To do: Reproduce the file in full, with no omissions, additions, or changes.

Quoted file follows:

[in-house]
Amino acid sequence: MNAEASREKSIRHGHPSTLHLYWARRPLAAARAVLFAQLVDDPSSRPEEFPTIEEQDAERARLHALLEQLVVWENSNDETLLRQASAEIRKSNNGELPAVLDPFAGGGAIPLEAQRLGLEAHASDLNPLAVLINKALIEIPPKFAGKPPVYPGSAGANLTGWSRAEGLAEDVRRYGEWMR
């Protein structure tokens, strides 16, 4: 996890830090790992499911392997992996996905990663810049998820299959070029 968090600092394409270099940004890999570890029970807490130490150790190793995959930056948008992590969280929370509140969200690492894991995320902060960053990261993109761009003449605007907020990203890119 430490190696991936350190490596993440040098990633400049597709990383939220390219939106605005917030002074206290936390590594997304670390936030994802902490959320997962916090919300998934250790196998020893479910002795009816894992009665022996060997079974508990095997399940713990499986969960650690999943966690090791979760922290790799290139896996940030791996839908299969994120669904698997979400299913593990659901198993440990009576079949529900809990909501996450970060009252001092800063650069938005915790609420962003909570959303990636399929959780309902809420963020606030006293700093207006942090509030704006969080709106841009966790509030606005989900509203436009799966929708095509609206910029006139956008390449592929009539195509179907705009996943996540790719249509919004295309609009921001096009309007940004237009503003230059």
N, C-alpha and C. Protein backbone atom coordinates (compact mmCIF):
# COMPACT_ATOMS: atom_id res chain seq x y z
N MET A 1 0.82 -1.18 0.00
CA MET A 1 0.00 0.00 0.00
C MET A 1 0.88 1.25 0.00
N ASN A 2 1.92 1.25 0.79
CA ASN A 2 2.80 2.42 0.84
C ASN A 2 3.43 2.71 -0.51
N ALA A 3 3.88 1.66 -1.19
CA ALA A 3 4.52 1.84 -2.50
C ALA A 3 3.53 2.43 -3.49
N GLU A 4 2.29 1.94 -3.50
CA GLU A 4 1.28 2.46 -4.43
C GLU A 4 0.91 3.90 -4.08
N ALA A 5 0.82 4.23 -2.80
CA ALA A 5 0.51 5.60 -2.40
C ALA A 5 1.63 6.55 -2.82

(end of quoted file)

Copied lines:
[in-house]
Amino acid sequence: MNAEASREKSIRHGHPSTLHLYWARRPLAAARAVLFAQLVDDPSSRPEEFPTIEEQDAERARLHALLEQLVVWENSNDETLLRQASAEIRKSNNGELPAVLDPFAGGGAIPLEAQRLGLEAHASDLNPLAVLINKALIEIPPKFAGKPPVYPGSAGANLTGWSRAEGLAEDVRRYGEWMR
């Protein structure tokens, strides 16, 4: 996890830090790992499911392997992996996905990663810049998820299959070029 968090600092394409270099940004890999570890029970807490130490150790190793995959930056948008992590969280929370509140969200690492894991995320902060960053990261993109761009003449605007907020990203890119 430490190696991936350190490596993440040098990633400049597709990383939220390219939106605005917030002074206290936390590594997304670390936030994802902490959320997962916090919300998934250790196998020893479910002795009816894992009665022996060997079974508990095997399940713990499986969960650690999943966690090791979760922290790799290139896996940030791996839908299969994120669904698997979400299913593990659901198993440990009576079949529900809990909501996450970060009252001092800063650069938005915790609420962003909570959303990636399929959780309902809420963020606030006293700093207006942090509030704006969080709106841009966790509030606005989900509203436009799966929708095509609206910029006139956008390449592929009539195509179907705009996943996540790719249509919004295309609009921001096009309007940004237009503003230059």
N, C-alpha and C. Protein backbone atom coordinates (compact mmCIF):
# COMPACT_ATOMS: atom_id res chain seq x y z
N MET A 1 0.82 -1.18 0.00
CA MET A 1 0.00 0.00 0.00
C MET A 1 0.88 1.25 0.00
N ASN A 2 1.92 1.25 0.79
CA ASN A 2 2.80 2.42 0.84
C ASN A 2 3.43 2.71 -0.51
N ALA A 3 3.88 1.66 -1.19
CA ALA A 3 4.52 1.84 -2.50
C ALA A 3 3.53 2.43 -3.49
N GLU A 4 2.29 1.94 -3.50
CA GLU A 4 1.28 2.46 -4.43
C GLU A 4 0.91 3.90 -4.08
N ALA A 5 0.82 4.23 -2.80
CA ALA A 5 0.51 5.60 -2.40
C ALA A 5 1.63 6.55 -2.82